Warner Bros. Discovery on Thursday detailed plans for its forthcoming streaming service that will combine the HBO Max and Discovery+ platforms.
It was the first time executives shared strategic plans for the new service, which had been anticipated as WarnerMedia and Discovery officially merged earlier this year. The new SVOD service will be offered under a single yet-to-be announced name brand. It will feature an ad-free and an ad-lite version (WBD is also exploring launching a free ad-supported streaming TV (FAST) separate from a premium SVOD). Details on pricing weren’t disclosed.
On the company’s second quarter earnings call, Warner Bros. Discovery CEO and President of Global Streaming and Games JB Perrette laid out a phased launch timeline for the streaming service, which is first expected to roll out in the U.S. in the summer of 2023. Launches in Latin America will come later in the fall of 2023, followed by rollouts in Europe in early 2024 and APAC in mid-2024, with new European markets targeted for the fall of 2024.
That timeline could be sped up once more testing and development work happens, he noted.
“In addition, there will still be significant opportunity for expansion beyond this, as these 70+ countries represent less than 60% of broadband homes globally excluding Russia and China,” Perrette continued.
Warner Bros. Discovery is targeting 130 million global DTC subscribers by 2025, reflecting the addition of 40 million incremental subs from it’s current base.
In bringing both platforms together Perrette highlighted WBD’s view that the two services are unique and complementary. HBO Max skews toward males, with interest in premium scripted content like “Succession” and a lean-in experience, serving home to fandom franchises such as “Batman,” “Game of Thrones” and others. Discovery+, meanwhile, skews more female, with a strong slate of unscripted shows such as “90-day Fiancé” serves as a home of “genredoms.”
The two services are also different in how viewers engage, Perrette said, with HBO Max attracting more “appointment viewing” that drives subscriber acquisition, with Discovery content catering more to “comfort viewing” that drives subscriber retention and longer watch times.
“These are two critical and powerful components of a strong and sustainable subscription business,” Perrette said. “Couple this with our world-class collection of globally recognized brands, franchises, series and characters, it is truly an unprecedented combination.”
Content on the combined platform will span drama, comedy, documentary, factual, lifestyle, reality, local global content and sports in Europe and Latin America, as well as movies.
Ahead of the launch, he said WBD will introduce interim initiatives, including content sharing. That’s first seen with an announcement Thursday morning that the company will be adding a CNN hub on Discovery+ starting August 19, featuring a curated content of CNN original library content. Later this fall, HBO Max will start hosting content from the Magnolia Network featuring Chip and Joanna Gaines.
Combining best of product features, address shortcomings
Bringing both services together under a single brand umbrella, Perrette acknowledged that both HBO Max and Discovery+ products each have their shortcomings.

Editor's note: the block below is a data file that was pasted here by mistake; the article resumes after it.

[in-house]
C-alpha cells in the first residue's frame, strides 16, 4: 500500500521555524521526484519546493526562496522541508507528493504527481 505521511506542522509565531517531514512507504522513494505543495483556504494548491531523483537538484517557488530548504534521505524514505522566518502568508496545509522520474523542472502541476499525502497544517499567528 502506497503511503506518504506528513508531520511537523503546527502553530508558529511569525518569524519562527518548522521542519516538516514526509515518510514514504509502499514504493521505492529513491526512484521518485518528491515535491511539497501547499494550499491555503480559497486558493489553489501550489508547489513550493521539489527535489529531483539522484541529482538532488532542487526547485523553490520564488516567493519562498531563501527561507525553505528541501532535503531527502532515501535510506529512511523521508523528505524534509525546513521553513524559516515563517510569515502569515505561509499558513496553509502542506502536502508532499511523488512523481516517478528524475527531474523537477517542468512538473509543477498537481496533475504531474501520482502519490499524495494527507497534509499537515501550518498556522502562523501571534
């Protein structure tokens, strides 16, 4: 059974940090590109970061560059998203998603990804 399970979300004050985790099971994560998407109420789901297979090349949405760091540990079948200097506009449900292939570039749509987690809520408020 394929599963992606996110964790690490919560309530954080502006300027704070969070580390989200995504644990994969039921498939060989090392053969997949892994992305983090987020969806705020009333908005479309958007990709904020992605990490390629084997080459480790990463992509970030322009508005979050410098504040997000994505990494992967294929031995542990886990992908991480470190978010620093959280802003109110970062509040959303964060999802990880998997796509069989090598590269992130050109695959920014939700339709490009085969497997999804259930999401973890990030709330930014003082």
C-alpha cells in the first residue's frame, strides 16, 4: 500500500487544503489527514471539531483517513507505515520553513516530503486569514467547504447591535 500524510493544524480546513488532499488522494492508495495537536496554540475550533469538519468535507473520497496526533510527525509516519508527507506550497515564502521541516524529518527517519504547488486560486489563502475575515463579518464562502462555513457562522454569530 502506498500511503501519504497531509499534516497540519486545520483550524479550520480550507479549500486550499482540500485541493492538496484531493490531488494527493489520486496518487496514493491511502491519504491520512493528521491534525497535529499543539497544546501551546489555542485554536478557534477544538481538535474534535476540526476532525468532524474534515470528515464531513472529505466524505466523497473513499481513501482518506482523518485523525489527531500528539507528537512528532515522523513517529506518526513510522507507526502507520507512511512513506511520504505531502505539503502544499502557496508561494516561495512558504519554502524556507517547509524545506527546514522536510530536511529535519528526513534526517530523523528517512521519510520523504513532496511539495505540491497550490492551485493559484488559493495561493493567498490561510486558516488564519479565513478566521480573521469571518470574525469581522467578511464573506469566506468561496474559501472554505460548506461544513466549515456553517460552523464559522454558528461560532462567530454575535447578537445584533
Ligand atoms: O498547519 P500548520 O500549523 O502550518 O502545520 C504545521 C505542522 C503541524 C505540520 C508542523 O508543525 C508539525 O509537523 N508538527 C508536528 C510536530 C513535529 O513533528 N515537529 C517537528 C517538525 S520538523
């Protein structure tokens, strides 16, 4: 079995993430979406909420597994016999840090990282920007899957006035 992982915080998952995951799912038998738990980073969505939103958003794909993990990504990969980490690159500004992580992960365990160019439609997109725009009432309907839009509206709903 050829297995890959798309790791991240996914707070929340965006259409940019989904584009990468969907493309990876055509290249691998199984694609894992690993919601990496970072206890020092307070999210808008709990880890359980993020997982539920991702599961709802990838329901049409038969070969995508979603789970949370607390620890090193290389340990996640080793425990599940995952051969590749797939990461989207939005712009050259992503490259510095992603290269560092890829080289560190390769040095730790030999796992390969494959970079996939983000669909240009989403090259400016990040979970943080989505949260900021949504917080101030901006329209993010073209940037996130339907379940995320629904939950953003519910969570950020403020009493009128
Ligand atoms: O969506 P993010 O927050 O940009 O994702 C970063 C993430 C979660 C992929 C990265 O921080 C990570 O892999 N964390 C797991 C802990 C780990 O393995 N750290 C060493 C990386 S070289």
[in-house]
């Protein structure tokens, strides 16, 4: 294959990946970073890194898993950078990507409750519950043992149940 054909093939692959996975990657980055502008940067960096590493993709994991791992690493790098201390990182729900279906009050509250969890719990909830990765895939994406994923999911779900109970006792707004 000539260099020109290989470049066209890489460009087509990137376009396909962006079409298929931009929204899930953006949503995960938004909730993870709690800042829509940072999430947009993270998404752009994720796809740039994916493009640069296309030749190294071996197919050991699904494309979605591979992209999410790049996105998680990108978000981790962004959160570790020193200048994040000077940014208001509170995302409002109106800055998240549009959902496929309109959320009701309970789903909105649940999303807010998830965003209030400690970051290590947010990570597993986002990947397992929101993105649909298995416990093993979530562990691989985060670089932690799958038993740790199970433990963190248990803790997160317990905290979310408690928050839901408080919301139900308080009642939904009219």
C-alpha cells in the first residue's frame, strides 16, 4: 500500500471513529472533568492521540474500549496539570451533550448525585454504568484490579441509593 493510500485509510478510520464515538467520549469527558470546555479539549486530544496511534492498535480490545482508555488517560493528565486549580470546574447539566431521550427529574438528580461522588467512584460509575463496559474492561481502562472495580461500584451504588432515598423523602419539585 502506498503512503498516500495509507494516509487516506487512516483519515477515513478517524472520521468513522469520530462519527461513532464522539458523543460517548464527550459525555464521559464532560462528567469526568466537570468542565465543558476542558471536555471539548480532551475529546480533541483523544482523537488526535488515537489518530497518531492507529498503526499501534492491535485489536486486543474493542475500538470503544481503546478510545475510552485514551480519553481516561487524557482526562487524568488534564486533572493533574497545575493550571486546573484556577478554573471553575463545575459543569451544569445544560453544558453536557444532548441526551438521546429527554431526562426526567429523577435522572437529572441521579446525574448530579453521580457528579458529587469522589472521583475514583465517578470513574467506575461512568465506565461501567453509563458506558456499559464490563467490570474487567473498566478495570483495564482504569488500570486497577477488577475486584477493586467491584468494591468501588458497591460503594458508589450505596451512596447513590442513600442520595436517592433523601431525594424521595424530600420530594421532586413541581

HBO Max has a competitive feature set but has had performance and customer issues, he said. Discovery+ meanwhile has best in class performance and consumer ratings but is more limited on the feature front.
“Our combined service will focus on delivering the best of both. Market-leading features with world-class performance,” Perrette continued.
He said the team has created a clear roadmap to migrate onto one tech stack, leveraging most of the core infrastructure of the Discovery+ service and the feature enhancements from HBO Max.
The result will enable better content discovery and personalization, coupled with quality content, to help drive the leading objective of growing engagement.
“This will in turn enable us to meaningfully reduce churn, support gross adds and increase monetization, particularly with our ad-lite offering,” Perrette said.
As it’s the early days, he added that “there’s much work to be done in the coming months.”
On the financial side, WBD expects the most significant EBITDA losses associated with the new product to occur this year. It’s targeting a 2024 timeline for the U.S. product to achieve break even, with a $1 billion EBITDA goal for the direct-to-consumer segments by 2025.
“The combination of HBO Max and discovery+ could not come at a better time as both are enjoying strong momentum,” said Perrette.
At the end of the second quarter total direct-to-consumer subscribers for WBD (including HBO, HBO Max and Discovery+) stood at 92.1 million – marking an increase of 1.7 million global subs since the end of Q1.
Warner Bros Discovery adjusted the definition of its DTC subscribers – which resulted in excluding 10 million Discover non-core subscribers and unactivated AT&T mobility subscribers from the Q1 comparison count.
Proforma combined results show total DTC revenues were $2.4 billion in the quarter, up by 4%. Distribution revenues totaled $2.16 billion, up 1%. In the period, year over year subscriber gains for Discovery+ and HBO Max were largely offset by domestic lower wholesale subscribers as an HBO Max and Amazon Channels expired in September 2021.
Advertising DTC revenues were $97 million, mainly driven by the launch of HBO Max’s ad-supported tier in June, and subscriber growth on the Discovery+ ad-lite tier.
While revenue was up, combined proforma DTC costs of revenue jumped 33% to $2.07 billion, mainly from increased investment in programming expenses to support the streaming services and new market launches in the past year. Total proforma combined revenues totaled $10.8 billion, with adjusted EBITDA of $1.76 billion. Warner Bros. Discovery reported a net loss of $2.14 billion.